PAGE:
On the second anniversary of demonetisation Thursday, the Congress has decided to hold a nationwide protest demanding an apology from Prime Minister Narendra Modi to the people for “ruining and wrecking” the economy. Slamming the Modi-led BJP government for complete demolition of the Indian economy and attempting a “Tughlaqi” experiment, Congress Spokesperson Manish Tiwari said, “The prime minister stood up two years ago on November 8 and addressed the nation, demonetising almost Rs 16.99 lakh crore in circulation.”
“The three reasons given for demonetisation were that it would curb black money, weed out fake notes and proscribe terror financing, but two years later none of those objectives have materialised,” Tiwari said. “In fact, there is more cash in circulation today than it was two years ago when Modi announced demonetisation,” he added. Congress leaders and workers would be out on the streets voicing their protest against the 2016 demonstration.
Meanwhile, the Reserve Bank of India (RBI) on Tuesday declined to reveal the cost incurred on shredding banned currency notes worth Rs 15,31,073 crore which returned to banks following note ban. To a query under the Right to Information (RTI) Act, the RBI said the process of destruction of banned notes got over in March 2018.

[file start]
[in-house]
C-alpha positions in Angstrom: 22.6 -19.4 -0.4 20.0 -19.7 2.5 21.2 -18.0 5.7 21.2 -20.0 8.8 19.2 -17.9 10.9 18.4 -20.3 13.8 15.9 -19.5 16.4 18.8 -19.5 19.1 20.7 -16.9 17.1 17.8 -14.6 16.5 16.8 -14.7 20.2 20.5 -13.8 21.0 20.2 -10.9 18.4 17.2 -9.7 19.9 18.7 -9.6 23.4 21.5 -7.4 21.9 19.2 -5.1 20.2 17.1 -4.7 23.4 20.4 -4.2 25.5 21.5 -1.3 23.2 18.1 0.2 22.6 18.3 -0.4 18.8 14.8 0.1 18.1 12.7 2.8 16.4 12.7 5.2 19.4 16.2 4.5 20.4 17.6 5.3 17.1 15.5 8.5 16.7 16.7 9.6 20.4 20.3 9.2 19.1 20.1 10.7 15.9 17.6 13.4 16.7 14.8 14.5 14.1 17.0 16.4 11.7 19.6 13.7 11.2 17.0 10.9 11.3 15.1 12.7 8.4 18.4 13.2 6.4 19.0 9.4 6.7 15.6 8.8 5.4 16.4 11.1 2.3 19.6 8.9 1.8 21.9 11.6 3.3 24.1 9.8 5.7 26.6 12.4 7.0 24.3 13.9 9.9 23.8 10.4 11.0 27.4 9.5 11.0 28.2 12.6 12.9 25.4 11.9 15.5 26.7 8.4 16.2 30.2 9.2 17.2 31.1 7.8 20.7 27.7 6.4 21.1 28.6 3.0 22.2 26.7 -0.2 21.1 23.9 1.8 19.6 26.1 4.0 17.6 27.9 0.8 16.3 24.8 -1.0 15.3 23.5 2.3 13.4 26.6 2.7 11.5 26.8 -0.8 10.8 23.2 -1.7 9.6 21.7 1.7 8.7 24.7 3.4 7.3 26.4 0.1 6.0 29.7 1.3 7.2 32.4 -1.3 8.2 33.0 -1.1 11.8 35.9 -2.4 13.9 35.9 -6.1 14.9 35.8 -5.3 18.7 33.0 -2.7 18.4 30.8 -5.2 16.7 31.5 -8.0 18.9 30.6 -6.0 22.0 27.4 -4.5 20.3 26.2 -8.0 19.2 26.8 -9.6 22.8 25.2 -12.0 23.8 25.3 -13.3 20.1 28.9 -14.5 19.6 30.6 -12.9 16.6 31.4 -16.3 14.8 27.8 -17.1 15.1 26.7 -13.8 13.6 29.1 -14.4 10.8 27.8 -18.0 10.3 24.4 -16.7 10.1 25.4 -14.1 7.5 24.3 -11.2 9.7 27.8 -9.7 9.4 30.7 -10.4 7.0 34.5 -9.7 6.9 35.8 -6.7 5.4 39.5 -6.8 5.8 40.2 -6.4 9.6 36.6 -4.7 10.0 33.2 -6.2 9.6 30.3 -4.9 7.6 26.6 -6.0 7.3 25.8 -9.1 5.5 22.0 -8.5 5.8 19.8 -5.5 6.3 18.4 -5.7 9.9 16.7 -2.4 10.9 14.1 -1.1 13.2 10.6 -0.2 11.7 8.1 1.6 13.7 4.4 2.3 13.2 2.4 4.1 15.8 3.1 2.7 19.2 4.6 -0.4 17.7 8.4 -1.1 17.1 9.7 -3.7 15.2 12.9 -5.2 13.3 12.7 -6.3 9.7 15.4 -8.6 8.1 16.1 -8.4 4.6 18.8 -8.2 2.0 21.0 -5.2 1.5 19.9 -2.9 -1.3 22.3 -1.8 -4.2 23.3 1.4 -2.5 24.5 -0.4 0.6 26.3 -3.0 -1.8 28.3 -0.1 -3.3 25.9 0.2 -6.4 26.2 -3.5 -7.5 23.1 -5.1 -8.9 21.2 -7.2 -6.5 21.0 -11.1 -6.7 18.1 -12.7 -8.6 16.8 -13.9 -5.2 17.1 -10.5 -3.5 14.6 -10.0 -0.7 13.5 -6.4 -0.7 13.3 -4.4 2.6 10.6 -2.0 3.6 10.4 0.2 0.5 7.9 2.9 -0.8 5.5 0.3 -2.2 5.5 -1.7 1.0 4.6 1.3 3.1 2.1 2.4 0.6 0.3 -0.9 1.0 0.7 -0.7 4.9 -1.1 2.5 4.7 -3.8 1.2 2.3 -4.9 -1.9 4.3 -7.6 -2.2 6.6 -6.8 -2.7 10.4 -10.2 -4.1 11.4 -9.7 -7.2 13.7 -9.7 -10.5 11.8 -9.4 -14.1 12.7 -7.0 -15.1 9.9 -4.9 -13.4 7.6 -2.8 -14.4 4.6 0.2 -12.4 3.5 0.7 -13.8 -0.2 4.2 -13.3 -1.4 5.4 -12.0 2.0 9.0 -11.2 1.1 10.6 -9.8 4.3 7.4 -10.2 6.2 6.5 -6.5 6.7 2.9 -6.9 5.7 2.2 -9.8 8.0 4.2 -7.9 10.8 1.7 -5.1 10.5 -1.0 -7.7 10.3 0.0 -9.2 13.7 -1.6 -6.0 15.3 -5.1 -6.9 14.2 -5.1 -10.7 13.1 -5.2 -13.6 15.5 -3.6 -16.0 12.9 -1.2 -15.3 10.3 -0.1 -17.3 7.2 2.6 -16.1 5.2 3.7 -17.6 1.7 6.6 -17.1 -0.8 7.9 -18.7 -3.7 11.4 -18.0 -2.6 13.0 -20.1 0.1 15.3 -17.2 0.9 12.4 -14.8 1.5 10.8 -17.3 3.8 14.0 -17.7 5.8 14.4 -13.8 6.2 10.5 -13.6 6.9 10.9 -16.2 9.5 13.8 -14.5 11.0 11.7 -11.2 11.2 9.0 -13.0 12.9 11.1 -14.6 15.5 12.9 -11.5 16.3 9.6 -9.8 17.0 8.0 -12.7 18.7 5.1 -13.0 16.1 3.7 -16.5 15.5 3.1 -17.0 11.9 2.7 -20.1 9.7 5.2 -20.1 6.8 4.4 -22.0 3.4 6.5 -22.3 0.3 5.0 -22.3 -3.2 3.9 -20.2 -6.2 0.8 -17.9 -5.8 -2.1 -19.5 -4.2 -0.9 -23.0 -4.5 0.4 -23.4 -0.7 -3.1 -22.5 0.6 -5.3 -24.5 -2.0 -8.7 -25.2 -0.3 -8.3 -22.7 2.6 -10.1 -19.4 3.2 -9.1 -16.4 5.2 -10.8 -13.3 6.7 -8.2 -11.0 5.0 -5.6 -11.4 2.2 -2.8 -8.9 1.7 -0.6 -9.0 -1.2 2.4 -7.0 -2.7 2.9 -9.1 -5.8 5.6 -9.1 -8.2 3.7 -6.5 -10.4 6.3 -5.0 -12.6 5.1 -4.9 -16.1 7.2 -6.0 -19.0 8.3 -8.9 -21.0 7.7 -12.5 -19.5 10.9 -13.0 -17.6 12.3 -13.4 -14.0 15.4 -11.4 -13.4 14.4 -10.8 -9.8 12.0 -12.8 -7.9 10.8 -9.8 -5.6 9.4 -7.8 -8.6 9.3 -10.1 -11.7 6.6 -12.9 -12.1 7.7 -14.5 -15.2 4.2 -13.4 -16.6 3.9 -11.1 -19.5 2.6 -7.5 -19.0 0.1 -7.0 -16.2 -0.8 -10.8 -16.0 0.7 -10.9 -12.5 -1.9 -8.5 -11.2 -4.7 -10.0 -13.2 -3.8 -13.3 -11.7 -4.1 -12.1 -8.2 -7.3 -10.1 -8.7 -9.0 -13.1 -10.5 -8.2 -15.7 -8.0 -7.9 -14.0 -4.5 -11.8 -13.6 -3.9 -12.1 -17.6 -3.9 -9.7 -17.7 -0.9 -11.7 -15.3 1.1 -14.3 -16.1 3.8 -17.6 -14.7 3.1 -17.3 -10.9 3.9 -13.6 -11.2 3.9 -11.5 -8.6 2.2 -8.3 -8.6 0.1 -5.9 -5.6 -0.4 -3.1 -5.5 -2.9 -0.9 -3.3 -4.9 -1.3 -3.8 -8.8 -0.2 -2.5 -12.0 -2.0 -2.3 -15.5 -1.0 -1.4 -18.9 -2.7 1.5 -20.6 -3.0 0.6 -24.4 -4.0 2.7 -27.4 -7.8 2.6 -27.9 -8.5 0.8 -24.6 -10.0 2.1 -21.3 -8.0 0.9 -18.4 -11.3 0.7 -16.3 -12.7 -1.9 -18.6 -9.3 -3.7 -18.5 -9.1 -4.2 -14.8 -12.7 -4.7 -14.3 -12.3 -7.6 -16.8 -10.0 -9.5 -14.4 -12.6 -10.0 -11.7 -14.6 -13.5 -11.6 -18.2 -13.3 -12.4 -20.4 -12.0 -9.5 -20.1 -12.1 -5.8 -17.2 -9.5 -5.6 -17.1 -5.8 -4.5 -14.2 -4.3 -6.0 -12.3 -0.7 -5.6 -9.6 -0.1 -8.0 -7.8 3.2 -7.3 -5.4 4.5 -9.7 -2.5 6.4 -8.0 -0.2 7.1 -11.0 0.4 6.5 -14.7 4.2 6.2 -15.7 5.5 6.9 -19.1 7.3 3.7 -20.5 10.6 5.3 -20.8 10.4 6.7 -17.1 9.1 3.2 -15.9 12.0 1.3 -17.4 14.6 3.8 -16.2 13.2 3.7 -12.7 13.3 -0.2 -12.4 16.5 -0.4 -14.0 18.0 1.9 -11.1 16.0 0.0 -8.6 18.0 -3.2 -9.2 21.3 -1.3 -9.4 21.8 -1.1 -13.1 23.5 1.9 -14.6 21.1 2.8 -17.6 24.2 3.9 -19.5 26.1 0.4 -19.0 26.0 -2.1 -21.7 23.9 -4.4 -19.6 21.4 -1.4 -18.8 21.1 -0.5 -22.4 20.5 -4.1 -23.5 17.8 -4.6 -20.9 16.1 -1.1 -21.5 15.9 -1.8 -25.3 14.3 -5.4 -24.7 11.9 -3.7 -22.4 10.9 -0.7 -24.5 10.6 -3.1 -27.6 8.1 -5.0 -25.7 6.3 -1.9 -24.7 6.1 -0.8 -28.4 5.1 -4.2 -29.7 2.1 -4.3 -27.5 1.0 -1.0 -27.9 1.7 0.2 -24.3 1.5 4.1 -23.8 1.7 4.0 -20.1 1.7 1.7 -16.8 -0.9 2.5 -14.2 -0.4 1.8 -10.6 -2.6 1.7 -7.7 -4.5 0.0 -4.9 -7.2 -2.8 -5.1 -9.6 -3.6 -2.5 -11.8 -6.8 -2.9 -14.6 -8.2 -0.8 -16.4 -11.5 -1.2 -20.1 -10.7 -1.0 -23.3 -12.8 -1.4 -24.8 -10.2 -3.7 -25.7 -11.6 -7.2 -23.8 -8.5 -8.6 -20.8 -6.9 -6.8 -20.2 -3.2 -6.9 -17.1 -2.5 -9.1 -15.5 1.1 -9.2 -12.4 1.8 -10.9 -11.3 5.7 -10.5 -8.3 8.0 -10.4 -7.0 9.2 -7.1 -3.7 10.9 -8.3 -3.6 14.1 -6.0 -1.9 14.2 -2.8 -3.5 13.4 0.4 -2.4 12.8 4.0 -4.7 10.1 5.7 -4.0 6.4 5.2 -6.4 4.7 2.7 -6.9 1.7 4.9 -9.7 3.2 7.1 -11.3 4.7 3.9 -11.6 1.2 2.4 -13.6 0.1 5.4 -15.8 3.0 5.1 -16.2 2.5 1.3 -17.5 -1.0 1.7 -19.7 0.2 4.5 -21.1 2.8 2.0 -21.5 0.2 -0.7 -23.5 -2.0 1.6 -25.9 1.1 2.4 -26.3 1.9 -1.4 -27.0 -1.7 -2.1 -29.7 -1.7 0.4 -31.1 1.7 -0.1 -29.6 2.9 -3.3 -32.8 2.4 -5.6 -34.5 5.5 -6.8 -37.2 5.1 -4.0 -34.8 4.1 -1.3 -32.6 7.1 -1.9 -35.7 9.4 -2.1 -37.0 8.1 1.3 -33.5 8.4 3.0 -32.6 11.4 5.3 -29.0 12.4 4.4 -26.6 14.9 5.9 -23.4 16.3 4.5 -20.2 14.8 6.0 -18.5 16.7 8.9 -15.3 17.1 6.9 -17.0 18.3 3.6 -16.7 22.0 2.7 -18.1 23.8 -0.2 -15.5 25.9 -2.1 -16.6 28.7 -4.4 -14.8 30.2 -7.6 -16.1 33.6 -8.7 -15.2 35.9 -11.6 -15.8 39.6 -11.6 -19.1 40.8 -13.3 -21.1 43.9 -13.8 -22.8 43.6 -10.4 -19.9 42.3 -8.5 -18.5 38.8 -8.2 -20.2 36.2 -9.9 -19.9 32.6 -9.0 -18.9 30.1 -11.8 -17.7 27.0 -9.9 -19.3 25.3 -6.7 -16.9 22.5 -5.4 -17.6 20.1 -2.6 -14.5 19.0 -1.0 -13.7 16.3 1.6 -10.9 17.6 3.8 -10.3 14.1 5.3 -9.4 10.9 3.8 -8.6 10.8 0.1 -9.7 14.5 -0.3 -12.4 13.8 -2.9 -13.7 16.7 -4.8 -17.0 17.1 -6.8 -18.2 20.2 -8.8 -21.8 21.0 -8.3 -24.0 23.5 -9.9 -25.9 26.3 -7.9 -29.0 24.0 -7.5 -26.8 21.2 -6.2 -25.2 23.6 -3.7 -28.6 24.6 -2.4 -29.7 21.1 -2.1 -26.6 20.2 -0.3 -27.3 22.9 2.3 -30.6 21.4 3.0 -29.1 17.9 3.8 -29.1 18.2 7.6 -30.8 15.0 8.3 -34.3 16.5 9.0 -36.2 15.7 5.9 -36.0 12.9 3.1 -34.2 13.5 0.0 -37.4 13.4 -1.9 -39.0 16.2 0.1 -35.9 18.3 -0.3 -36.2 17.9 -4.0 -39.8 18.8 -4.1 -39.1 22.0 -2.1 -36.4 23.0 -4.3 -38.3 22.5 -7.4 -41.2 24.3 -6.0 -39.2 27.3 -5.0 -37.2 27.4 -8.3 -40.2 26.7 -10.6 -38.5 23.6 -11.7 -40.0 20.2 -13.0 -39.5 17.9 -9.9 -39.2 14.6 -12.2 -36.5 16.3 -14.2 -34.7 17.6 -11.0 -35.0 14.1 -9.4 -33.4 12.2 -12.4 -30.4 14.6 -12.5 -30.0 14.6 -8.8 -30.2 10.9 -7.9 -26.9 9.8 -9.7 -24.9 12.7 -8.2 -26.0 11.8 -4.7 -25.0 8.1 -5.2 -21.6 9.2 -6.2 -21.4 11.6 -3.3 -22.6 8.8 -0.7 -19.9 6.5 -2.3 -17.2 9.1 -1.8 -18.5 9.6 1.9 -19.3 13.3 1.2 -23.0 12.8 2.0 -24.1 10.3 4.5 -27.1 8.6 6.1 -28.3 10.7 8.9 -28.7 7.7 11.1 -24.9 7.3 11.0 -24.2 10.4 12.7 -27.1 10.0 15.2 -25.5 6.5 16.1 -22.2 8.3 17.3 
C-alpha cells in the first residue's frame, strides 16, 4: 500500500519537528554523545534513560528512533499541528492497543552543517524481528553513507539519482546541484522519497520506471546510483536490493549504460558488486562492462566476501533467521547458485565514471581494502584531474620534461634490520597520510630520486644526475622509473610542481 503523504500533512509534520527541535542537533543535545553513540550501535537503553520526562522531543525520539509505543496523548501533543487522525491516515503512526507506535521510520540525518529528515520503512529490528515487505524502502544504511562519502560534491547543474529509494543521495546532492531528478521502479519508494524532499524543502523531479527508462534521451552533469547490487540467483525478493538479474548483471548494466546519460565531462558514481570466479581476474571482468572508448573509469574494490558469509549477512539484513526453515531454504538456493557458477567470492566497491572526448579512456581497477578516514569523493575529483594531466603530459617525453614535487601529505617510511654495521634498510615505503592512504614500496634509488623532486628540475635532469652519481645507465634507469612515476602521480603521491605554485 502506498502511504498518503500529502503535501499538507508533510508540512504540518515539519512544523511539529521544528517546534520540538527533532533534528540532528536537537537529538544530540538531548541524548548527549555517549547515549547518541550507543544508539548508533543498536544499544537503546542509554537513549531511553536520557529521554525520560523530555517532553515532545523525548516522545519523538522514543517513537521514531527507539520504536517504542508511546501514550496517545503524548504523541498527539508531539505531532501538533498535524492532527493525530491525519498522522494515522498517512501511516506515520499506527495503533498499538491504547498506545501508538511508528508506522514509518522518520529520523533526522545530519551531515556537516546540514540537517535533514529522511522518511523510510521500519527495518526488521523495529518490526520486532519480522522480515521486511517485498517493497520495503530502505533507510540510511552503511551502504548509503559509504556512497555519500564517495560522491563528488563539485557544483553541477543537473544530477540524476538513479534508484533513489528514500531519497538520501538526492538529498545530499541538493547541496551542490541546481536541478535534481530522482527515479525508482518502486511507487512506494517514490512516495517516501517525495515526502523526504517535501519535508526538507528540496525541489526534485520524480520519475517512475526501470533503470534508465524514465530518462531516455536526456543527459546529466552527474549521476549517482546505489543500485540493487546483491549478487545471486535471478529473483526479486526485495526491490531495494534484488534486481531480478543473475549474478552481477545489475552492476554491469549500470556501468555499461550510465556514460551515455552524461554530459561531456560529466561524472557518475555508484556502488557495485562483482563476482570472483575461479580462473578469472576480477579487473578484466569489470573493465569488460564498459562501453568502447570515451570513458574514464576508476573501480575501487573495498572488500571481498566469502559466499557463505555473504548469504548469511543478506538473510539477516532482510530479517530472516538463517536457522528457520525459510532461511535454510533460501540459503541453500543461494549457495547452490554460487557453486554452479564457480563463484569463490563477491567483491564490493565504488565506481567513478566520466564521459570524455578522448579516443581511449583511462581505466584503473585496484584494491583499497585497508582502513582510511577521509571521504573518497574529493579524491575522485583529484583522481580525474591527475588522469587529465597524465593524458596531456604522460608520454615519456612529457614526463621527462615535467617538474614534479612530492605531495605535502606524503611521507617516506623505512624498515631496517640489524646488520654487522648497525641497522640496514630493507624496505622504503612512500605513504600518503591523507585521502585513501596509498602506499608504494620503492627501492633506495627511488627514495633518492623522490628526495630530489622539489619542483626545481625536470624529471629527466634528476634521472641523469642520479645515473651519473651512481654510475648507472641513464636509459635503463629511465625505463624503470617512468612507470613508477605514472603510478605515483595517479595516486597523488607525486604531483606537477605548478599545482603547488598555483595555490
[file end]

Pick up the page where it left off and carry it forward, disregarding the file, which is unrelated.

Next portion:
On November 8, 2016, PM Modi announced the scrapping of the existing Rs 500 and Rs 1,000 notes with immediate effect during a televised speech. The sudden withdrawal of notes led to liquidity shortage, with long queues outside banks. It had also roiled the economy, with demand falling, businesses facing a crisis, and GDP growth declining close to 1.5 per cent. Many small units were hit hard, with many reporting huge losses even after nine months.
The government had allowed people to exchange these notes at bank and RBI branches till December 30. The facility of exchange of old notes was stopped at the bank counters on November 24, 2016. The RBI had introduced new Rs 500 and Rs 2,000 notes in place of the notes withdrawn from the system, but the pace of remonetisation was slow, and about 115 people had reportedly died while standing in queues to withdraw money.